Zombie Rising

And we are not talking about those lovable Chocolate Zombies, either.

At least one of you has noticed the lack of posts of late; I am sorry to inform you that this is because I have become a zombie. However I am seeing the doctor shortly and I hope there is a cure.

Emdee by Schell

I had last week off the DDJ, and oh, the plans I had. Yes, I needed to reconstruct everything after the crisis, but it was going to be fun. I was going to have time. I could live like a writer, at least for a week! The bells pealed, the angels sang, and I wrote about a thousand words of notes on the reincarnation of my WIP.

Mass Emergencies Opening Reception - Saint Peter and His Choir of Angels with Andre Woodward's Work

And then…
You guessed it. I got sick. At the worst, I had a high fever and couldn’t even bear to read (i.e. was at death’s door, as precious little else will stop me reading).
Once all my leave was up I went back to the DDJ, thinking I was getting better. But after only a day and a half I had to go home sick again. The cough, the cold…

Cough and the Common Cold

On the plus side, this means I am not at the DDJ and can even squeeze in a little writing here and there.

On the downside, I now have less than three days of sick leave to last me til mid 2014. (Guess I’d better not get sick again. ) I also have the brain of a zombie – all greyish green gook and slow synapses.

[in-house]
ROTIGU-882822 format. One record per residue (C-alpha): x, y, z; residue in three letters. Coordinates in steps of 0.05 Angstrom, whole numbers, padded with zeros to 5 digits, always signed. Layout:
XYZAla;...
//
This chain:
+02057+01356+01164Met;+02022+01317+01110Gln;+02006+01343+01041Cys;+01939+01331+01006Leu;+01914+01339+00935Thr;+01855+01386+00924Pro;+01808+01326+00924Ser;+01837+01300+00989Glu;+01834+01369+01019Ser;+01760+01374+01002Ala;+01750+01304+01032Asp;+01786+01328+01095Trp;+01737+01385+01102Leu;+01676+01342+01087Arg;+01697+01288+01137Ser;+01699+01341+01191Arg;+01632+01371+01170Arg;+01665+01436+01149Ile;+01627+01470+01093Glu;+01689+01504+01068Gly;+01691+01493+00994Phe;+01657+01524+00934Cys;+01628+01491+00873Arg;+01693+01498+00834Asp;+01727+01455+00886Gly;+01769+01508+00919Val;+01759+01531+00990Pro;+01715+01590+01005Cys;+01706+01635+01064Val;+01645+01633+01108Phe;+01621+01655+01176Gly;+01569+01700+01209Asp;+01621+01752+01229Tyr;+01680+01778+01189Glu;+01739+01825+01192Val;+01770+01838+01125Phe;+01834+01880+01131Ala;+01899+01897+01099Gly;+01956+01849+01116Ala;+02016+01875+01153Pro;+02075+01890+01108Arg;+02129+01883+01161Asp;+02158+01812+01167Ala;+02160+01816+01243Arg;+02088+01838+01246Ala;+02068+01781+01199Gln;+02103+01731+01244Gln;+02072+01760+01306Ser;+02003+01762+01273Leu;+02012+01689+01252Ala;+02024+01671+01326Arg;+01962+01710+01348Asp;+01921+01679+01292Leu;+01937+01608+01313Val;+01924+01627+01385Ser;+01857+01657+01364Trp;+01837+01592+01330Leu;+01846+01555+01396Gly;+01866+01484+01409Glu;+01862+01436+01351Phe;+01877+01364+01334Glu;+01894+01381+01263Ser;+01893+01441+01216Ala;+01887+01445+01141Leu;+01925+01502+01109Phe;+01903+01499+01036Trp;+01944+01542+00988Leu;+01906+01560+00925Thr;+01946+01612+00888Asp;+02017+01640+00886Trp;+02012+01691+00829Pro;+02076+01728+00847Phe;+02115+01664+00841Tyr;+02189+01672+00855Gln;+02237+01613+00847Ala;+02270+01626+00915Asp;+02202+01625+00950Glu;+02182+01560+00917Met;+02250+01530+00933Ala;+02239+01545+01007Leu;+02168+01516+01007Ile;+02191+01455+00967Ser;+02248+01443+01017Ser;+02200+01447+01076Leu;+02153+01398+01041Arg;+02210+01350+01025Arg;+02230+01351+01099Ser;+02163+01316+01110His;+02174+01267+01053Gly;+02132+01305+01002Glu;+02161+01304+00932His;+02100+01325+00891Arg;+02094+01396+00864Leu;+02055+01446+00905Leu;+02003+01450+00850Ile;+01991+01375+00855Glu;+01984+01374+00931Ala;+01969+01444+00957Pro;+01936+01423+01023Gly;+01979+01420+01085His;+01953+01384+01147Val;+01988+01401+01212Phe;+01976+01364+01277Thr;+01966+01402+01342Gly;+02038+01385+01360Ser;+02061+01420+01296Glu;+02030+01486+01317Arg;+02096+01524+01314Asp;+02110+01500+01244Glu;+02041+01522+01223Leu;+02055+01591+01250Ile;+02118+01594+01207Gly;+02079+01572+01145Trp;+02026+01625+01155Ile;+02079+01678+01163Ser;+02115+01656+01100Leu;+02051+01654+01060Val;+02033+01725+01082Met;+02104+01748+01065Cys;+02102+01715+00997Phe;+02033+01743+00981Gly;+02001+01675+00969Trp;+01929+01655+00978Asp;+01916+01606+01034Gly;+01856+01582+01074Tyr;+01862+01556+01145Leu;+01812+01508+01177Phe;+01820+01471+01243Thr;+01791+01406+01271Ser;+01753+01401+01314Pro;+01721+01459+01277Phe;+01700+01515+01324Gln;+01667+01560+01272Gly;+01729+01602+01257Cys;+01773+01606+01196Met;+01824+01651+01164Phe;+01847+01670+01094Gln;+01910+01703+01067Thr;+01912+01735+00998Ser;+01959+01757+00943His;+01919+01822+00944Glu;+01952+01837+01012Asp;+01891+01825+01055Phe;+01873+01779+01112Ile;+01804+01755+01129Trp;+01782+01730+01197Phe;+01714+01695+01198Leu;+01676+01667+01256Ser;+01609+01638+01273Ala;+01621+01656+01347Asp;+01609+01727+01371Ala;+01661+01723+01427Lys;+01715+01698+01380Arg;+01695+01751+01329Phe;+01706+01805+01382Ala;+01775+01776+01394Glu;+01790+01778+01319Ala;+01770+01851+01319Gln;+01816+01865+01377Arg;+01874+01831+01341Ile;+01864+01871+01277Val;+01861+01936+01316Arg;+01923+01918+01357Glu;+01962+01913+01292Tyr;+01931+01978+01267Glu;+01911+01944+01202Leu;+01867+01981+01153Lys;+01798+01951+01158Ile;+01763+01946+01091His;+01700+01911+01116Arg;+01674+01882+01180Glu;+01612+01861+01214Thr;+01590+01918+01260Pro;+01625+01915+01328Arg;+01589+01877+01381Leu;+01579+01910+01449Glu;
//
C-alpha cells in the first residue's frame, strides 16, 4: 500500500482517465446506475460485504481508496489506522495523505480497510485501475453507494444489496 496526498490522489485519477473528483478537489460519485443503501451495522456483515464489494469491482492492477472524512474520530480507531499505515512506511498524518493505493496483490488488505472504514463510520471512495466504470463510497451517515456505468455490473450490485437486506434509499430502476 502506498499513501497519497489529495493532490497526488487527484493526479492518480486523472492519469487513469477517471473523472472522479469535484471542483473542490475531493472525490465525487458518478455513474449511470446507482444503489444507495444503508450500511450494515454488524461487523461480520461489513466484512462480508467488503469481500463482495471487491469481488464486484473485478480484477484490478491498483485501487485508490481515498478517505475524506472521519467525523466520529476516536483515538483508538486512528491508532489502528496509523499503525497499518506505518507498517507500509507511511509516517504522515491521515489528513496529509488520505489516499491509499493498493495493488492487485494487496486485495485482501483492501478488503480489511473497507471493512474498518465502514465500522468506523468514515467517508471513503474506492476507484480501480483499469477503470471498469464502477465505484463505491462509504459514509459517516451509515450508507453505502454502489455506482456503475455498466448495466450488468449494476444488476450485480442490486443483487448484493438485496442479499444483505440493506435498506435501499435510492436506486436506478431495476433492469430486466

On the plus side again, I also have a Hollow-Cheeked Writer’s Cough which is definitely giving me the appropriate garret look.

58/365 where does it hurt?

What I really need to do now (aside from see the doctor for a zombie-cure, obvs.) is start writing the new draft. Just a line. Because until that first line is down, there’s the spectre of Perfectionism hanging over me.
And that’s scarier than any zombie.

A Crisis and its Consequences

After Saturday, I didn’t think I had anywhere to go but up.

I wrote a grand total of 729 words on my WIP last week. I sat down on Saturday, gritted my teeth, and wrote. I managed 37 words before I realised what the problem was.

It wasn’t so much that I had no ideas – I had a few, and enough to be going on with. The problem was that I was bored with the story.


Because the story was boring. It had got to the point where it didn’t even seem worth the effort of writing the next word, so I stopped in the middle of a sentence and did some serious thinking.

It didn’t take long to realise where the problem lay, at its deepest root – I’d long suspected, but hoped it would go away of its own accord. (It didn’t. They never do.)
The main character was flat and boring. Yes, she was supposed to be naïve, and completely uneducated in practical matters, but she had become the literary equivalent of blancmange: pale, flavourless and trembling.


Well, no more! I’ve kept the bit of the naïvety, and her knowledge of the world is still largely theoretical, but she’s no fool, and she knows her own mind (particularly in the matter of taking forbidden lessons in the nature and properties of explosive materials). Think of a cross between Scarlett O’Hara and a young Queen Victoria, with a side of pyrotechnical ability.